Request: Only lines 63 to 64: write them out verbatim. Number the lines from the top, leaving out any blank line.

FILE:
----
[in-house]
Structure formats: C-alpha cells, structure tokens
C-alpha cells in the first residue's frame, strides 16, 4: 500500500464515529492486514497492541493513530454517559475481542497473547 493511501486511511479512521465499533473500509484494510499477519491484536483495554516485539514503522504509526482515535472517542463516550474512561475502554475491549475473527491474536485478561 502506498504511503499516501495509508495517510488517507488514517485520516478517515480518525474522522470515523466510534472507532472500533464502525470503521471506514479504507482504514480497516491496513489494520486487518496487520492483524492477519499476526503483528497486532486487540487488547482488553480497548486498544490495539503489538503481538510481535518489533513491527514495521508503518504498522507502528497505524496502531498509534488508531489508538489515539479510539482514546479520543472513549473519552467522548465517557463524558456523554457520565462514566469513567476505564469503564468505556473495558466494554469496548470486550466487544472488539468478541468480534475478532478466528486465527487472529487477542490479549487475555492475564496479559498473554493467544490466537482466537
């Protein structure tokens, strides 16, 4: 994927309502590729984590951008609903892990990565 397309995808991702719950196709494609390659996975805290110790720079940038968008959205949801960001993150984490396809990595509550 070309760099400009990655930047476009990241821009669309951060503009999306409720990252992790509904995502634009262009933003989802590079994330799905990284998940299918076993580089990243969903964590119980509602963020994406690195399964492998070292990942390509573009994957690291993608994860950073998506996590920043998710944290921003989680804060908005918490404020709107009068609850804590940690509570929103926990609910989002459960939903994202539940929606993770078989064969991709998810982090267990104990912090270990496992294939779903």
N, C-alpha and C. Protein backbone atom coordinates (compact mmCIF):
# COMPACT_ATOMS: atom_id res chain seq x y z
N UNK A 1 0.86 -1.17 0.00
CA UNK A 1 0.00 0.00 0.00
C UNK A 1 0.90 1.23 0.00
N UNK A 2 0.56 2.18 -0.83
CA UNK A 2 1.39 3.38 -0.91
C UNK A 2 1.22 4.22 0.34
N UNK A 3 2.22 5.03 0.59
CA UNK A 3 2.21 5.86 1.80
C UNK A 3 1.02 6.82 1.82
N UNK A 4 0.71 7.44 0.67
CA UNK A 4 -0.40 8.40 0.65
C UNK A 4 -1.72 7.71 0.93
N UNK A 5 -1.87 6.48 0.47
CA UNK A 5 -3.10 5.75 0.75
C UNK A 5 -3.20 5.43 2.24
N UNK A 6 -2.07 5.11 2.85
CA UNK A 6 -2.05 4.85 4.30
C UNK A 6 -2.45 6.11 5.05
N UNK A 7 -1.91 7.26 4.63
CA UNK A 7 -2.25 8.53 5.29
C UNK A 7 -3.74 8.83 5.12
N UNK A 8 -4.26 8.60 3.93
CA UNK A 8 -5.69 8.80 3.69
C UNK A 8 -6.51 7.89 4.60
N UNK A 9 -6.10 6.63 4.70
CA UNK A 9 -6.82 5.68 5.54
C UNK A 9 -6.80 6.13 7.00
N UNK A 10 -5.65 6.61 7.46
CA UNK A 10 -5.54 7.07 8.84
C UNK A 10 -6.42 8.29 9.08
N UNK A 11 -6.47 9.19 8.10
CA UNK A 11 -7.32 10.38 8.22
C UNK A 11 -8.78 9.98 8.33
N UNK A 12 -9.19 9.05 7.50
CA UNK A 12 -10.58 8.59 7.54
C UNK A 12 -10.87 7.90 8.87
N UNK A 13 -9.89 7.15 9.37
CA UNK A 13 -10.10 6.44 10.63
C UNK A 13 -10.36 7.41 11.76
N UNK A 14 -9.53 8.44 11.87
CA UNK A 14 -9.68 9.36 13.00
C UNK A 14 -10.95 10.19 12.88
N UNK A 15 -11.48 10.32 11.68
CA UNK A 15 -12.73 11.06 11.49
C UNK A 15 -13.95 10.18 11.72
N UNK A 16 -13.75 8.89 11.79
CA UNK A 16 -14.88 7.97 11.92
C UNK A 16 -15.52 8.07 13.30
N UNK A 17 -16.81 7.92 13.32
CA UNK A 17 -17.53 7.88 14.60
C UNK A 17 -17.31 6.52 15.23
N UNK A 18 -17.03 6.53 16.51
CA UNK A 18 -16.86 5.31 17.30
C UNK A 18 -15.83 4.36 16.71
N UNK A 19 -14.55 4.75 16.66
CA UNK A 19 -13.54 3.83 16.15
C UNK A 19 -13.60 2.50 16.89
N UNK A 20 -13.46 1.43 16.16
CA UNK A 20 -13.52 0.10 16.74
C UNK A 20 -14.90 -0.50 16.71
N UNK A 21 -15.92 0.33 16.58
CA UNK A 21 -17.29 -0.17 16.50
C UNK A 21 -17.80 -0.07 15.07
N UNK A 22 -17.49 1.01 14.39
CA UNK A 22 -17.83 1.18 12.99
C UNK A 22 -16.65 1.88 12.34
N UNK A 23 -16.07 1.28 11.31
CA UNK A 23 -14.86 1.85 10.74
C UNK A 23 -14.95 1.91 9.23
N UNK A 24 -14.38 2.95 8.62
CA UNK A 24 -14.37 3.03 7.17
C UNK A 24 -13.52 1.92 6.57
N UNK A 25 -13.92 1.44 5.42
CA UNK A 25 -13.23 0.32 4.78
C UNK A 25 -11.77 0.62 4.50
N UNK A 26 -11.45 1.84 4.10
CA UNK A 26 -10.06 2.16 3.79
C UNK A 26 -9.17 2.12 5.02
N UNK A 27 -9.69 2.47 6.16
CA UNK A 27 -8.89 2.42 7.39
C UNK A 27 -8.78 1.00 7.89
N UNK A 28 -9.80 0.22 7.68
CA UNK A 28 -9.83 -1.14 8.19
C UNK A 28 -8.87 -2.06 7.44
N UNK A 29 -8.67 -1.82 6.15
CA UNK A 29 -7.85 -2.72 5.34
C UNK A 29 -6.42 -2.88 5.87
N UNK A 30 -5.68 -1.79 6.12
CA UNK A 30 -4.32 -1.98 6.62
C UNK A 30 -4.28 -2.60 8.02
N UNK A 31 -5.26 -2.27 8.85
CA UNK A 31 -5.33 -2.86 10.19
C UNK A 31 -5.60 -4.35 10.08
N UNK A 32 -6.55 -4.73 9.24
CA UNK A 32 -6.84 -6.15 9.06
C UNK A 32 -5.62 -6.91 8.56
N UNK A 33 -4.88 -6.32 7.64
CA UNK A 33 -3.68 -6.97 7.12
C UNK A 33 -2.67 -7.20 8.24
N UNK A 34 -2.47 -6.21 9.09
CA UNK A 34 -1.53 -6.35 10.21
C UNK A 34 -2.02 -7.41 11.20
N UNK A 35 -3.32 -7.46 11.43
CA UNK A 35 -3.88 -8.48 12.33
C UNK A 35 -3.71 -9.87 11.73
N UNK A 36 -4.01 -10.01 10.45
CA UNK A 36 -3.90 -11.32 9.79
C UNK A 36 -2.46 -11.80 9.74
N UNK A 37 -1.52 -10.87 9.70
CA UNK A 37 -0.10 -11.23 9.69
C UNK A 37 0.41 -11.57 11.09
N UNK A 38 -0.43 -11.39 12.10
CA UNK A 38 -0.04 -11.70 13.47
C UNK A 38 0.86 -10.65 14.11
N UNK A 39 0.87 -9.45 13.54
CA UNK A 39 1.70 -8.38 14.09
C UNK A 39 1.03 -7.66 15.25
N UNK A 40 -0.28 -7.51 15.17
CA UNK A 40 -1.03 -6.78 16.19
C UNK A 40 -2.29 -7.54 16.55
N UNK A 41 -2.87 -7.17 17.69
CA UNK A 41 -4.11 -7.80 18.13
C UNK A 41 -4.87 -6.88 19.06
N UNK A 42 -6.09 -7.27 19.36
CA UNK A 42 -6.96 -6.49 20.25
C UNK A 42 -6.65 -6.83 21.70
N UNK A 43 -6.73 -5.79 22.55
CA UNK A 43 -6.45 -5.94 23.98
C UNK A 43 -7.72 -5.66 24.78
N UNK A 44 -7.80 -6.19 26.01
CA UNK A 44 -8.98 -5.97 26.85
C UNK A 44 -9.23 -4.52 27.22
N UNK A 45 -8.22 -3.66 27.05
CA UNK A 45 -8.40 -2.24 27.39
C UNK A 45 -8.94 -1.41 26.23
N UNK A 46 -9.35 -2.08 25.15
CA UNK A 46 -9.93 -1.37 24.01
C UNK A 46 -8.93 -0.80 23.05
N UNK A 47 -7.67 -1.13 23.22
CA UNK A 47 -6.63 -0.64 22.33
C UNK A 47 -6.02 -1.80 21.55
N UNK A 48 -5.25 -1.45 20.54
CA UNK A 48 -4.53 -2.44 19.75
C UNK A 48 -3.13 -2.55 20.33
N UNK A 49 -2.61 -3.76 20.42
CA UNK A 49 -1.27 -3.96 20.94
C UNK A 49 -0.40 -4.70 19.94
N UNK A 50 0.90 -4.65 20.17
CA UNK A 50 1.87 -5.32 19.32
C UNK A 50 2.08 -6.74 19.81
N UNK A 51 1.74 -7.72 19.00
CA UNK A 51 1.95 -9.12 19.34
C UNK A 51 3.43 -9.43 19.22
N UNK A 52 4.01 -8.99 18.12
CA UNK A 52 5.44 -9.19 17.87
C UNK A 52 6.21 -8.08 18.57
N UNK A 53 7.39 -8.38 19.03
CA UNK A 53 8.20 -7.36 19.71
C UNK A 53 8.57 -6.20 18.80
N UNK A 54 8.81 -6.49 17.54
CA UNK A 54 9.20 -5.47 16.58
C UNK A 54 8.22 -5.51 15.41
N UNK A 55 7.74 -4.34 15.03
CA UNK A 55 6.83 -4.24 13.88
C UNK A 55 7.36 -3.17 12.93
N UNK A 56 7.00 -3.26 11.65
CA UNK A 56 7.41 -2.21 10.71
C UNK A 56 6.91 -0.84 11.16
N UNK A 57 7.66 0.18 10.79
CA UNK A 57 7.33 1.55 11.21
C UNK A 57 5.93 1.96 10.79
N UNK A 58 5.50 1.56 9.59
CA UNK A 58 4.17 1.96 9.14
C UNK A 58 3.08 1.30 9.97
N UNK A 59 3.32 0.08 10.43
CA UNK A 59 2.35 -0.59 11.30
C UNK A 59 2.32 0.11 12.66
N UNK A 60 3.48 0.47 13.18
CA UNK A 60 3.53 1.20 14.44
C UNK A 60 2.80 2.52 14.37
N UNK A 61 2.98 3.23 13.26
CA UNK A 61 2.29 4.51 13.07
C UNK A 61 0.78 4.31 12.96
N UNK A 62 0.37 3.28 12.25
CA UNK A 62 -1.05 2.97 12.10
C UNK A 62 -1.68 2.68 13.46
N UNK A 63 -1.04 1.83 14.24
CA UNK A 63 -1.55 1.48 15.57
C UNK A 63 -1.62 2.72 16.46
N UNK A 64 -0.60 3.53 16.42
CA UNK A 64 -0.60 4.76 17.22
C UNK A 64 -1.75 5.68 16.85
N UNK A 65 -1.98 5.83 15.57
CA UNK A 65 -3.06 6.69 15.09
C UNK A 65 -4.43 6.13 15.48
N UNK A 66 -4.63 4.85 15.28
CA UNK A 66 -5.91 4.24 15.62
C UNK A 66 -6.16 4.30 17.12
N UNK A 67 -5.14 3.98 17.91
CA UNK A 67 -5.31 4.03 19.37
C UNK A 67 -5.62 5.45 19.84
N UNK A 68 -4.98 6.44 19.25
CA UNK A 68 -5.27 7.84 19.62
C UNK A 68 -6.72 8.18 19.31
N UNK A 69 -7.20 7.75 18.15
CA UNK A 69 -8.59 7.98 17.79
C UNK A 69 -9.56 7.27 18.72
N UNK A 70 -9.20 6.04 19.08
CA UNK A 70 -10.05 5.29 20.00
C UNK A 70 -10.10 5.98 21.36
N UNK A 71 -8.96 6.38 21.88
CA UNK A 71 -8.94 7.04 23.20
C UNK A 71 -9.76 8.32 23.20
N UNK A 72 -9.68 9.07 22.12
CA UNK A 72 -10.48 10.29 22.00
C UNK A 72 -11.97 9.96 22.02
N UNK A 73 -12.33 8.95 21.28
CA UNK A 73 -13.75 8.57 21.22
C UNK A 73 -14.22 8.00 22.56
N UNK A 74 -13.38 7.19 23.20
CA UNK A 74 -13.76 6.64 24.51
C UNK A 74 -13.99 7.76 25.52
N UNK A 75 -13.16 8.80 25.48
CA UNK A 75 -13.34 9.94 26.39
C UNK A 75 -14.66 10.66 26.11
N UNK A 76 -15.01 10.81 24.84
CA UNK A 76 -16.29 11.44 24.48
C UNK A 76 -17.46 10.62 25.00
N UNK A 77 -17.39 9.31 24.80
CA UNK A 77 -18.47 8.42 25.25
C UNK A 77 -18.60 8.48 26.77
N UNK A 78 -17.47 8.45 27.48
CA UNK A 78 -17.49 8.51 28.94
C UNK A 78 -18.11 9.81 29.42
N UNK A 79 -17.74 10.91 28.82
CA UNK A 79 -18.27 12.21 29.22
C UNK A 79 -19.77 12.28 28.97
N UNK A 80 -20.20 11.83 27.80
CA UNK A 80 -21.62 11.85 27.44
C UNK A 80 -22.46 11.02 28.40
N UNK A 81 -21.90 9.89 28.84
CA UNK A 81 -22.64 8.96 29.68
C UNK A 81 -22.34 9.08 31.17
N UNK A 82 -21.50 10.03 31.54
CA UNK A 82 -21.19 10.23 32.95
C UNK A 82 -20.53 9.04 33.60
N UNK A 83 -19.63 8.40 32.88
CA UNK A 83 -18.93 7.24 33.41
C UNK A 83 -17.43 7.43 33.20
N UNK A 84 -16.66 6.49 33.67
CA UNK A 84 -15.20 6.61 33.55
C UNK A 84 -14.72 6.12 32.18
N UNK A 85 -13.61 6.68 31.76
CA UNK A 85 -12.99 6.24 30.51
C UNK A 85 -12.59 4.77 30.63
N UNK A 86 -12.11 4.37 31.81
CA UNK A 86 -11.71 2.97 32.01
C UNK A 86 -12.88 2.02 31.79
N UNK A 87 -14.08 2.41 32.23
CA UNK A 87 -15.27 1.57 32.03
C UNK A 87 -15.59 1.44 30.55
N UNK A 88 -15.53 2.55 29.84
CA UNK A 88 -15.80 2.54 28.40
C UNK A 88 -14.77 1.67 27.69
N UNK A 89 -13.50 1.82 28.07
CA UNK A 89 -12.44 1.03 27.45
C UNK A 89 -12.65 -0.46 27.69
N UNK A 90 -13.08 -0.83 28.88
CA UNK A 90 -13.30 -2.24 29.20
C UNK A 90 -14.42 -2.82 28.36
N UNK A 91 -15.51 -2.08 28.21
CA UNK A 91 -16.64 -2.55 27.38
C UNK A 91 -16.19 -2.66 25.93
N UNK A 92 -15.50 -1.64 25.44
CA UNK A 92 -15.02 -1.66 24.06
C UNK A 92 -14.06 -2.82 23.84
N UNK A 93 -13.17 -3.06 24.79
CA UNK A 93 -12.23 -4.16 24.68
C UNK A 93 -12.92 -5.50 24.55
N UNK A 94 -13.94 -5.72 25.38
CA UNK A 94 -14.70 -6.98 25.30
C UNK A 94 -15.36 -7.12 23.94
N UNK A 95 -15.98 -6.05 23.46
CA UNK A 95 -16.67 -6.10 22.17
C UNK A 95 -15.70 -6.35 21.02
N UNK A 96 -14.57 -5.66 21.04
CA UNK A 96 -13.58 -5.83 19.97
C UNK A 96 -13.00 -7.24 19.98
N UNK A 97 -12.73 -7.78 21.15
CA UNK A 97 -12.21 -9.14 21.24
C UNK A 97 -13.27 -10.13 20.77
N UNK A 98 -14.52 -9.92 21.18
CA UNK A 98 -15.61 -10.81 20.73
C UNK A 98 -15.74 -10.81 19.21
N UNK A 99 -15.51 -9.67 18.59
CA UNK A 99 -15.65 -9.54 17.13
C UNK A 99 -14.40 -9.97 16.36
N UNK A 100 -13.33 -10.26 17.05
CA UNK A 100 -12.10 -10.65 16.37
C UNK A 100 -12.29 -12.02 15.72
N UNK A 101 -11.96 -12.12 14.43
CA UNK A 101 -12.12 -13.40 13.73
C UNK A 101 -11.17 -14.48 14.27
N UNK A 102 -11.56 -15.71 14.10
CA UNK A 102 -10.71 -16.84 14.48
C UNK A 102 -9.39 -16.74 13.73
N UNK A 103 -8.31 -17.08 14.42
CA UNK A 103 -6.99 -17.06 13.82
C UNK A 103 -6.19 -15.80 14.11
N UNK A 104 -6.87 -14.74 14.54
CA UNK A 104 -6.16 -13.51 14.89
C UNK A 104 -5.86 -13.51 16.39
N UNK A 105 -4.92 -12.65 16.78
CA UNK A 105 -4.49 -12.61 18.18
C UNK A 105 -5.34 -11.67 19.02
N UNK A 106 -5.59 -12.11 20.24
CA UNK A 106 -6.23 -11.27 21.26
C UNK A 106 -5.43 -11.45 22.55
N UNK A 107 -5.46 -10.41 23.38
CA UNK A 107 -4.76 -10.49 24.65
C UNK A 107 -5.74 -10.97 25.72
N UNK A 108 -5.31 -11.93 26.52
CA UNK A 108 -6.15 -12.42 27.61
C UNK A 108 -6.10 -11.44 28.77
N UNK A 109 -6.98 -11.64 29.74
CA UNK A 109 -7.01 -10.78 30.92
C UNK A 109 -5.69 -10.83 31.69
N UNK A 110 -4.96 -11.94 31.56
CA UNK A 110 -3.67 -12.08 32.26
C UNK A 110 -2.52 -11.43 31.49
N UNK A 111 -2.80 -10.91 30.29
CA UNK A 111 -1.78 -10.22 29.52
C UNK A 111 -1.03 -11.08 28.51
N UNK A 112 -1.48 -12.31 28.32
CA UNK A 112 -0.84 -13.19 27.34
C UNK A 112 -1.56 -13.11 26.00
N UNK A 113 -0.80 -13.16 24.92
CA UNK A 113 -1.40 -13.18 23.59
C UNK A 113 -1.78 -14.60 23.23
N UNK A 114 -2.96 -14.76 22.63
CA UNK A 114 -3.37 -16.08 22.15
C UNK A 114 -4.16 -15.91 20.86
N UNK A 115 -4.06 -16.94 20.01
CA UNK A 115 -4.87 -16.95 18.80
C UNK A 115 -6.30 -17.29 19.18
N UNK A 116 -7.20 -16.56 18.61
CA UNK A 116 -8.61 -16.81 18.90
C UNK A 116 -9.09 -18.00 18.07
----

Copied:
C UNK A 19 -13.60 2.50 16.89
N UNK A 20 -13.46 1.43 16.16